The inside linebackers coach and outside coach Tom Quinn took assessment of the problem and made a concerted effort last week at Washington State to play the reserves more, spelling the starters. In the interior, we see more of Michael Craven, Michael Okwo and Mike Silva in non-garbage action than at any other time this year. Outside, Timi Wusu played in relief at the "rush" OLB position. The only linebacker who did not rest in the game was Jared Newberry at the "Sam" position, but The Bootleg has learned that backup Emmanuel Awofadeju is planned to see some action today against Oregon.
While the Cougars did run well in the second half, Williams is convinced that the effort worked for the linebackers. "Our starters were definitely fresh and made plays late in the game, especially on those goalline stands," the coach contends. "They weren't perfect, but there wasn't a drop-off from the beginning of the game to the end of the game with their freshness. They weren't worn out."
"I felt better in the fourth quarter," supports inside linebacker David Bergeron. "Come the fourth quarter, I had a ton of energy. I think all that helped the whole team out."
In Stanford's 3-4 defense, the linebackers race all over the field, whether they are blitzing from a variety of positions, dropping back in coverage or chasing down ballcarriers. When you also consider that the Stanford schedule has this team playing nine straight weeks to close out the season without a bye, players will only fade as October turns to November. The move to play more linebackers in the game to give the starters a breather makes sense, so why not employ the strategy weeks ago?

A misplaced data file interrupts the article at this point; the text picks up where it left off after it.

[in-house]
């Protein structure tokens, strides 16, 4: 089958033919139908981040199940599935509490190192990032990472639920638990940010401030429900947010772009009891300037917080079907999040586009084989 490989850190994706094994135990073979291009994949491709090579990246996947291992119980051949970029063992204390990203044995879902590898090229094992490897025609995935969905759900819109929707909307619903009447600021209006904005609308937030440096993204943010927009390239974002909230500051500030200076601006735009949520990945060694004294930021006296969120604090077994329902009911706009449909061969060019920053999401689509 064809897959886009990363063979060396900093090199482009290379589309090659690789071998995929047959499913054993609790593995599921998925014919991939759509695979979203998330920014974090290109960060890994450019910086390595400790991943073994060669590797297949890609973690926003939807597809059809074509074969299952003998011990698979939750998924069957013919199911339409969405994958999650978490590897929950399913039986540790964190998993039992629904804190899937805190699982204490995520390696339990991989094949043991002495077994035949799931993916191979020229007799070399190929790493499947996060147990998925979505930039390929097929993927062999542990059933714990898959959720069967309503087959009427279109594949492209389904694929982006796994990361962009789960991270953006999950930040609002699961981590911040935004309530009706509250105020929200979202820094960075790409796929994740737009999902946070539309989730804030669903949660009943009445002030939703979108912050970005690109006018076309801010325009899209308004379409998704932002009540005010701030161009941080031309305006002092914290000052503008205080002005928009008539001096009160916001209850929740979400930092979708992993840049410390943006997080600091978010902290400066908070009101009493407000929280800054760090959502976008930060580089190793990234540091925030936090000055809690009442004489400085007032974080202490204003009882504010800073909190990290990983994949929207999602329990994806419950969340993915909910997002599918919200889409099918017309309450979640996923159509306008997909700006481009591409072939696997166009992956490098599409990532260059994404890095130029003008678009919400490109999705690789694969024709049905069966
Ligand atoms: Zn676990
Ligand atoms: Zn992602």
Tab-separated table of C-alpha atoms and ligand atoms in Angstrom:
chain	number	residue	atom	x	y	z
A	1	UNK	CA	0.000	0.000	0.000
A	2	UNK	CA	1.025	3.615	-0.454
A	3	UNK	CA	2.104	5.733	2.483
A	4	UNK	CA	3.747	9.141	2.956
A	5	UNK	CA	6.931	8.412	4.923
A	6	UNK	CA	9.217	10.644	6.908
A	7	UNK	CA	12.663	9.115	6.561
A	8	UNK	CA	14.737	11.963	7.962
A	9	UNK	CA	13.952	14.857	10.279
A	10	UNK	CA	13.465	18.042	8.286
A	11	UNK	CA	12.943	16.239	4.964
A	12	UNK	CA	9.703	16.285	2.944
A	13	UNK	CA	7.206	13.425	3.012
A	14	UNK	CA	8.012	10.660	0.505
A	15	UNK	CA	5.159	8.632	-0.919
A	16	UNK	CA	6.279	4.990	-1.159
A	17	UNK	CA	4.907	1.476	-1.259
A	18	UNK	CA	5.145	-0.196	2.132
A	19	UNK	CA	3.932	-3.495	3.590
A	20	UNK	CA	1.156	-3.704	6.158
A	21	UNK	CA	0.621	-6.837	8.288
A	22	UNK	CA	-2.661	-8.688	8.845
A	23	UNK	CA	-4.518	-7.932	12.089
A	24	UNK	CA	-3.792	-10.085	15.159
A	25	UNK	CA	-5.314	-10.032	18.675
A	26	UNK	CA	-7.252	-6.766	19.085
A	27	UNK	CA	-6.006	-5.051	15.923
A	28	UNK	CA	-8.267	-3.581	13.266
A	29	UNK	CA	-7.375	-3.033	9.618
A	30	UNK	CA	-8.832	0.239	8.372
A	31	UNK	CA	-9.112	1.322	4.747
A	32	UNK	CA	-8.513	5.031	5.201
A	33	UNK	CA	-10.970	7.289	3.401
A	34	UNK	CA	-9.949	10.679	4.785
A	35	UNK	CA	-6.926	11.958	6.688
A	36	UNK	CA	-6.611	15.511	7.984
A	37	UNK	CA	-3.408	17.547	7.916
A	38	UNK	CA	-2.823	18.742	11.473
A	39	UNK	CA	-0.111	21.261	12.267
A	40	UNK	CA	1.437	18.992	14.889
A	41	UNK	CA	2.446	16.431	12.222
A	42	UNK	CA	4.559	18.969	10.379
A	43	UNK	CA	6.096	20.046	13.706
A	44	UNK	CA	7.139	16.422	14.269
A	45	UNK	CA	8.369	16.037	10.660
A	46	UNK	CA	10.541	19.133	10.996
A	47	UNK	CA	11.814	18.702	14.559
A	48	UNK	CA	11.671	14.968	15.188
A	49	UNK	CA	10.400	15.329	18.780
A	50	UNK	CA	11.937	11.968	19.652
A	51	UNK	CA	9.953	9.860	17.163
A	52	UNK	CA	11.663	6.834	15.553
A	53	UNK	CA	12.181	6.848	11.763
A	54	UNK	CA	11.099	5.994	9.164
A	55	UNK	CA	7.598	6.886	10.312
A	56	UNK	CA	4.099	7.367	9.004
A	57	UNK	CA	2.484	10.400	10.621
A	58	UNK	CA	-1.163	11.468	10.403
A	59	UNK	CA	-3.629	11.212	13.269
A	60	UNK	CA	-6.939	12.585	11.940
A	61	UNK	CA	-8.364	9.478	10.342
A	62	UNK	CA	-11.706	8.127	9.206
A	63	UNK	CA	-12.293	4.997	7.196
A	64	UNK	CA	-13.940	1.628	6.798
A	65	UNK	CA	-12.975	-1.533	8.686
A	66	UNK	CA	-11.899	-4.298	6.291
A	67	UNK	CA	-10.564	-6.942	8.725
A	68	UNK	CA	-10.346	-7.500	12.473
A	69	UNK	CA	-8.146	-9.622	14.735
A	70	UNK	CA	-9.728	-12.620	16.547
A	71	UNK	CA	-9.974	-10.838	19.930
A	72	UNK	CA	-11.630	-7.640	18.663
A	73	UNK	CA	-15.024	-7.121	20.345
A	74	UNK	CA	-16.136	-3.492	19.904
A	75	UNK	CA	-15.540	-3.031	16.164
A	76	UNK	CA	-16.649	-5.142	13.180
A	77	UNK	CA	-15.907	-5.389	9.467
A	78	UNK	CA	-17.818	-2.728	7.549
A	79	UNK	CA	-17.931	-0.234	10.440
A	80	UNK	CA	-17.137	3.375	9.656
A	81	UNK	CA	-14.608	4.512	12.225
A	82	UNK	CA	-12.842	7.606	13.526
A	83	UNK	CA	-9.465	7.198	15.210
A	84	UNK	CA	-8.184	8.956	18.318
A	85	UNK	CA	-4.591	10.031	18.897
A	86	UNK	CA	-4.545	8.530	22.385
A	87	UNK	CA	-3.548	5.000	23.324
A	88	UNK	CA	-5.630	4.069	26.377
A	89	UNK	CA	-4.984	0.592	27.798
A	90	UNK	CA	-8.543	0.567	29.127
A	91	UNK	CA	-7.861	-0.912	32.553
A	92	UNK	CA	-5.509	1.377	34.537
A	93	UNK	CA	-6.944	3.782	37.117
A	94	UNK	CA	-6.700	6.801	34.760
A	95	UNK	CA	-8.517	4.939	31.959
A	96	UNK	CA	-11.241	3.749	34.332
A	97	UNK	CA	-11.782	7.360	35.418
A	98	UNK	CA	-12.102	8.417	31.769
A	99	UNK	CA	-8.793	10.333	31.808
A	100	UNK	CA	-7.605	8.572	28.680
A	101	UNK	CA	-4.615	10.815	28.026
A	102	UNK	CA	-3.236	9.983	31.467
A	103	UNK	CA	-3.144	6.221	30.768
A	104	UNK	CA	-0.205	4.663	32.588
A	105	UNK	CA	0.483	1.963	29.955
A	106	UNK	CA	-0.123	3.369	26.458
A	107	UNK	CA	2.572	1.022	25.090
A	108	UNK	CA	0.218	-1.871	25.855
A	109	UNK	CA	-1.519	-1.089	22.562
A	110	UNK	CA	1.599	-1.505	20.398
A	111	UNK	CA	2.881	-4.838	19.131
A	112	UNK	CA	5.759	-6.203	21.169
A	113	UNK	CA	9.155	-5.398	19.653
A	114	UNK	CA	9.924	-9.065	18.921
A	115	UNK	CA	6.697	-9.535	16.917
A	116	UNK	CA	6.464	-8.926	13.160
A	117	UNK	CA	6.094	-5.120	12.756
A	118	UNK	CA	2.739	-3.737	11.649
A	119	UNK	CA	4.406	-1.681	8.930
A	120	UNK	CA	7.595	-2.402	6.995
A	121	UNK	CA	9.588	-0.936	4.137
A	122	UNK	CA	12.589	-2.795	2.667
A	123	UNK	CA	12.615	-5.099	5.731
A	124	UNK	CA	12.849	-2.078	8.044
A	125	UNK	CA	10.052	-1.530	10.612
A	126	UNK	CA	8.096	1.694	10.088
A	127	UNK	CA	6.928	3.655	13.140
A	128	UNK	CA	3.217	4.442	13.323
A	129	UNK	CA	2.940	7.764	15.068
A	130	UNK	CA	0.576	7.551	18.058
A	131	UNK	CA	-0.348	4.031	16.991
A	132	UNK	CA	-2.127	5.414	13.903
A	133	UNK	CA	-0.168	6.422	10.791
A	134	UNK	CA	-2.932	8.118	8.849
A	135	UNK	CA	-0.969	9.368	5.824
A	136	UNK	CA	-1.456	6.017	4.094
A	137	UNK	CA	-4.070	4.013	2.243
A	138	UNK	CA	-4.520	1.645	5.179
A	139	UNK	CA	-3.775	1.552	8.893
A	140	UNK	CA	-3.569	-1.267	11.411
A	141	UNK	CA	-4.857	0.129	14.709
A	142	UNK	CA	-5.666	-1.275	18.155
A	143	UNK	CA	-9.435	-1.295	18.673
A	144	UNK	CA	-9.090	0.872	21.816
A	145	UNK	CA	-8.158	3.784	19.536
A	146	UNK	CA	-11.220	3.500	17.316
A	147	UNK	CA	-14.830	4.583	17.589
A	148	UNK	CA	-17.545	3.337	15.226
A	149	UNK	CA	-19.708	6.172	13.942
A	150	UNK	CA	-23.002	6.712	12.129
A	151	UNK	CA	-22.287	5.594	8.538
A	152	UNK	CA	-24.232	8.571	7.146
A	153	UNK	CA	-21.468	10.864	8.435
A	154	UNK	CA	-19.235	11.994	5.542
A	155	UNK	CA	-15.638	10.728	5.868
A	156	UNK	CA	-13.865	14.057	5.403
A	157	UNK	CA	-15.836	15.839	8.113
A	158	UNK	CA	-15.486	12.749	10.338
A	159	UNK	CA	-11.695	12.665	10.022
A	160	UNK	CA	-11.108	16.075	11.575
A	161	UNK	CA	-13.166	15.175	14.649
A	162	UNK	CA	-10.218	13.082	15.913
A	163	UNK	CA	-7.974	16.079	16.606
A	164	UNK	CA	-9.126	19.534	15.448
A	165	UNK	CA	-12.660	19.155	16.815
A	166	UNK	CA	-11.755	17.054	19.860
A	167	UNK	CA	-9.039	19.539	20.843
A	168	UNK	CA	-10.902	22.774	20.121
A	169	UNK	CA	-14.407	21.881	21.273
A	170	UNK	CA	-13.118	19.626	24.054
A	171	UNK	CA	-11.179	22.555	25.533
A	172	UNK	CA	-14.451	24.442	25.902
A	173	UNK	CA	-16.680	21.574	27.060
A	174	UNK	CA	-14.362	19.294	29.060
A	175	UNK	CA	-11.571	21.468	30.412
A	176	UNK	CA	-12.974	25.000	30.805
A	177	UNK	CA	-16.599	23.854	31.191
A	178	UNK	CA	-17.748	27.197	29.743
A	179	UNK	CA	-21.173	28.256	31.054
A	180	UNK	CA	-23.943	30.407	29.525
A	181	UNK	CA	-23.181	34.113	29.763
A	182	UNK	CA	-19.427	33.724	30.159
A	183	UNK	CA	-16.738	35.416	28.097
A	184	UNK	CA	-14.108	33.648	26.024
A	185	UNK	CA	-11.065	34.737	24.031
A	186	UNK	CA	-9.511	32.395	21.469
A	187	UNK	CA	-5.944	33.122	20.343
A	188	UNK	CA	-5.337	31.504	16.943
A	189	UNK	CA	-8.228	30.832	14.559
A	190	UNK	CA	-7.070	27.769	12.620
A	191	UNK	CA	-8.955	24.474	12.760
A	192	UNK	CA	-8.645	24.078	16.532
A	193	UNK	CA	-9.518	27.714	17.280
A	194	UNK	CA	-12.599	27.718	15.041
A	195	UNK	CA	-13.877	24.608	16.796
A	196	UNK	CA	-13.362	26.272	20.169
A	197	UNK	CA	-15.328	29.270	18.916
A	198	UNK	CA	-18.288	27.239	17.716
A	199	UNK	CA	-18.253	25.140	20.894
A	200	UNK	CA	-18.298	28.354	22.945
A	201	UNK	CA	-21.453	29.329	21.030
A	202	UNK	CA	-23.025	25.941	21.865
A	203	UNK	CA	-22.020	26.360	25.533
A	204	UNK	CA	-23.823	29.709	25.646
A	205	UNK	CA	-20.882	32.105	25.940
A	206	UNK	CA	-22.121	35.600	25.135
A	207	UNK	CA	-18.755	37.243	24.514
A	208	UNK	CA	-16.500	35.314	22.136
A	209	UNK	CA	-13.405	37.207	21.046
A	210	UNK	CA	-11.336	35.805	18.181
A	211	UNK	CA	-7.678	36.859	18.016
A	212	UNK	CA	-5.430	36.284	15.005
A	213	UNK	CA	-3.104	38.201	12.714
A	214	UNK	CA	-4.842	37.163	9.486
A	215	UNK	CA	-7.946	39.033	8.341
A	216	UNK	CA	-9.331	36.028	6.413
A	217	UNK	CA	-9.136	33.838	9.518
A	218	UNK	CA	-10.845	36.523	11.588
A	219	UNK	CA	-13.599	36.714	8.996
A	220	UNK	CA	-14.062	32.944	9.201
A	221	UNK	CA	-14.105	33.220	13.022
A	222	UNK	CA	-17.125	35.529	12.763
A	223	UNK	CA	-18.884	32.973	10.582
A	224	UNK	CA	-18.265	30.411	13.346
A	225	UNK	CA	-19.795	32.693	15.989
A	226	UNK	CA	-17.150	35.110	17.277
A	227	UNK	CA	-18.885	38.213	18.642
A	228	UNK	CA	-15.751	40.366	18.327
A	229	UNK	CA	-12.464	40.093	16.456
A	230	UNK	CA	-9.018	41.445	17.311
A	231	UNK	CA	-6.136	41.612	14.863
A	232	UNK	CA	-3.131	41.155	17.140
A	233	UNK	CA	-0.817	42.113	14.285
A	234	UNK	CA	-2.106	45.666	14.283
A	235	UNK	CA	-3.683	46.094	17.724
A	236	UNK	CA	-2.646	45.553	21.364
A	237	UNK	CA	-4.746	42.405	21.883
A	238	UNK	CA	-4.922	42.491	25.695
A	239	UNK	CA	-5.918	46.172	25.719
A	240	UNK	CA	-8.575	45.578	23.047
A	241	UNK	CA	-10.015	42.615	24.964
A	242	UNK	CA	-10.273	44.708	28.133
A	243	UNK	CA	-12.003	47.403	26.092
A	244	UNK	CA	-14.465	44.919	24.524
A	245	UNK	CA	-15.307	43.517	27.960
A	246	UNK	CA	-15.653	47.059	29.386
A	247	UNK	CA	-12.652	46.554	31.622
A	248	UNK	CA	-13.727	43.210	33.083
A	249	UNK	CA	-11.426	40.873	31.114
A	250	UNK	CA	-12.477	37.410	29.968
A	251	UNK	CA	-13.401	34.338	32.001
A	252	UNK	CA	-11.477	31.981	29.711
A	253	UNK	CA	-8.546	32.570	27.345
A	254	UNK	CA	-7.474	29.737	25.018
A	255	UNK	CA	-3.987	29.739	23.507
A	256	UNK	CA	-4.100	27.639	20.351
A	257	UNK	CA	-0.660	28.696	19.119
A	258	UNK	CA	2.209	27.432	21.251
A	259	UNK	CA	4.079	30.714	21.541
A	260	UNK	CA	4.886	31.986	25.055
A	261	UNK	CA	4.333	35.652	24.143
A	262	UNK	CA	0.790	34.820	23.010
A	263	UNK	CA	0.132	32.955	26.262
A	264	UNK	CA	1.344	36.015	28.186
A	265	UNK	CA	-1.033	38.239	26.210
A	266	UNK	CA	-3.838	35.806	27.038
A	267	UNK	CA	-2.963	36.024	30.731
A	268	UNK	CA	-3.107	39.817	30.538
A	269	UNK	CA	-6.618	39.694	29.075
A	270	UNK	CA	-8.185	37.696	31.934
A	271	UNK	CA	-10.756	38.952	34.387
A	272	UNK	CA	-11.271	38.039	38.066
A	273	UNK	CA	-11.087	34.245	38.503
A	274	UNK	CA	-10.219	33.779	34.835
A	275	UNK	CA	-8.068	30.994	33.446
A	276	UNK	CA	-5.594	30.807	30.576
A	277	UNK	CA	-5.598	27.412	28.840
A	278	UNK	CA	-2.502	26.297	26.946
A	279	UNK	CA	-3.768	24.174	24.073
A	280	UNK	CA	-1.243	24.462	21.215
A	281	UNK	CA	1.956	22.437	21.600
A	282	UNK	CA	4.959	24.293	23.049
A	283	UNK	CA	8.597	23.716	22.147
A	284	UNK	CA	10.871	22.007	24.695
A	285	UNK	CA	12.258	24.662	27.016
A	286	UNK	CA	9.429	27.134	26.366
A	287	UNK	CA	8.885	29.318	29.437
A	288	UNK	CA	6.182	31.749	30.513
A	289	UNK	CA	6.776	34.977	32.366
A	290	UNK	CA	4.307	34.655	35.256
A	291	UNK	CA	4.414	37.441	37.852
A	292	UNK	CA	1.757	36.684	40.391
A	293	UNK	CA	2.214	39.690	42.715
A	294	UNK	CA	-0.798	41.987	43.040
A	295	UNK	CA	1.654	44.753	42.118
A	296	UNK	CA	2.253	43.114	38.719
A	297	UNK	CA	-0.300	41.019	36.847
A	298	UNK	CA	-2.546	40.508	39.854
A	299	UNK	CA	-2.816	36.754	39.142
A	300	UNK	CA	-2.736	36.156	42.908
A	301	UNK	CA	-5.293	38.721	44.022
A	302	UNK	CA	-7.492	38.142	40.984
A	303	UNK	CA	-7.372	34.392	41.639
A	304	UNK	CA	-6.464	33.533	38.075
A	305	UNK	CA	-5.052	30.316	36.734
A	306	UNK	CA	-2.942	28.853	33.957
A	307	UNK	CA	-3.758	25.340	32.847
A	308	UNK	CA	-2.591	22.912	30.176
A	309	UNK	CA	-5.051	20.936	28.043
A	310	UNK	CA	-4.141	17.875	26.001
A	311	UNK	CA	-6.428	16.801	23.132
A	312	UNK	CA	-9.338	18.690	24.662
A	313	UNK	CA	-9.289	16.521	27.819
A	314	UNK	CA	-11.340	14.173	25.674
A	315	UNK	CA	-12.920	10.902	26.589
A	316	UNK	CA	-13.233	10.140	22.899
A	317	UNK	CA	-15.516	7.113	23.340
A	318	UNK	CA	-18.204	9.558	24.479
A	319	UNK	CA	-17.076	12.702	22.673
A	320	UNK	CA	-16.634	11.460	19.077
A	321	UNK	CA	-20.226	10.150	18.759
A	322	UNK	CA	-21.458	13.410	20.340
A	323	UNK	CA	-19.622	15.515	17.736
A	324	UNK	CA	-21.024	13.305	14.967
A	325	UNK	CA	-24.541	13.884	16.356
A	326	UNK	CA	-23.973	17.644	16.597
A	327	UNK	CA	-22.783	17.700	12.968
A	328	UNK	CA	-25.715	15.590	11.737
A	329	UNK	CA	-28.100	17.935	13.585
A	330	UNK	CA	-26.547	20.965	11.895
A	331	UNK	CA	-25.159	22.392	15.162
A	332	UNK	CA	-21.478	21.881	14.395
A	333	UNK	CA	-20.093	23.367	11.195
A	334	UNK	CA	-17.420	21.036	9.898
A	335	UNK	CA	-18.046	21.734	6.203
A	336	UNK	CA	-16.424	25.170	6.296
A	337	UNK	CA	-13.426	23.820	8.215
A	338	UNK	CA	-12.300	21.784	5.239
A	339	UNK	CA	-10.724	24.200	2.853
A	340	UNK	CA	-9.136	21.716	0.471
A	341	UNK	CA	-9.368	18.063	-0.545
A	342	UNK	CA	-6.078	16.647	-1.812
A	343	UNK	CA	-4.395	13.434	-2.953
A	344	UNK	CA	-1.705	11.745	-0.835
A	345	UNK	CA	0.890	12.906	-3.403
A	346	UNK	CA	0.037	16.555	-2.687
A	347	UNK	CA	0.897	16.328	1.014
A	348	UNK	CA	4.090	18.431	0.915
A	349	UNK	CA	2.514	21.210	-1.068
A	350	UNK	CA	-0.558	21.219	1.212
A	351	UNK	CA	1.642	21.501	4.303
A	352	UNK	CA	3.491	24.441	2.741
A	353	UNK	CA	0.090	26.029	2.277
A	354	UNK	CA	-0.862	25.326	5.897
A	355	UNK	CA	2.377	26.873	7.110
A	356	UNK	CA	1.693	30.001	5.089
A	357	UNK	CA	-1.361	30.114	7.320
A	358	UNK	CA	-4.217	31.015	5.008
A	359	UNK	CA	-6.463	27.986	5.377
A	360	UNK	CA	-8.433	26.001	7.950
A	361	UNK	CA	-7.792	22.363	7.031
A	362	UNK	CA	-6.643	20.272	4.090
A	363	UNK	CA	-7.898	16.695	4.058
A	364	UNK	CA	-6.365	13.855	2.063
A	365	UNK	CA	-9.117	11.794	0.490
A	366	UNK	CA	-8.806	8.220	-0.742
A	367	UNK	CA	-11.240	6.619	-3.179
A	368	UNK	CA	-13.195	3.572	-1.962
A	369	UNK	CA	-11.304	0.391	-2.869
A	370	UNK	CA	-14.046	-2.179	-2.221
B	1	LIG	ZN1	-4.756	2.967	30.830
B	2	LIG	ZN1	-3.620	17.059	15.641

In some cases, the gap between a starter and his backup can be so significant that a coach fears the drop-off in consistency and productivity that will result. During the season, that backup can improve and start to show things in practice that engender more trust from a coach. Right now, Williams has a rising confidence in his insider 'backers.
"The bottom line is those guys are getting rep's," he comments. "We expect if we have injuries to our starters, they will go in. So why not get them into the ballgame now?"
Okwo, Craven and Silva have the ability and through repetitions are acquiring the experience. But it was a personal fear for Williams that kept them on the sideline most of the first five games this fall.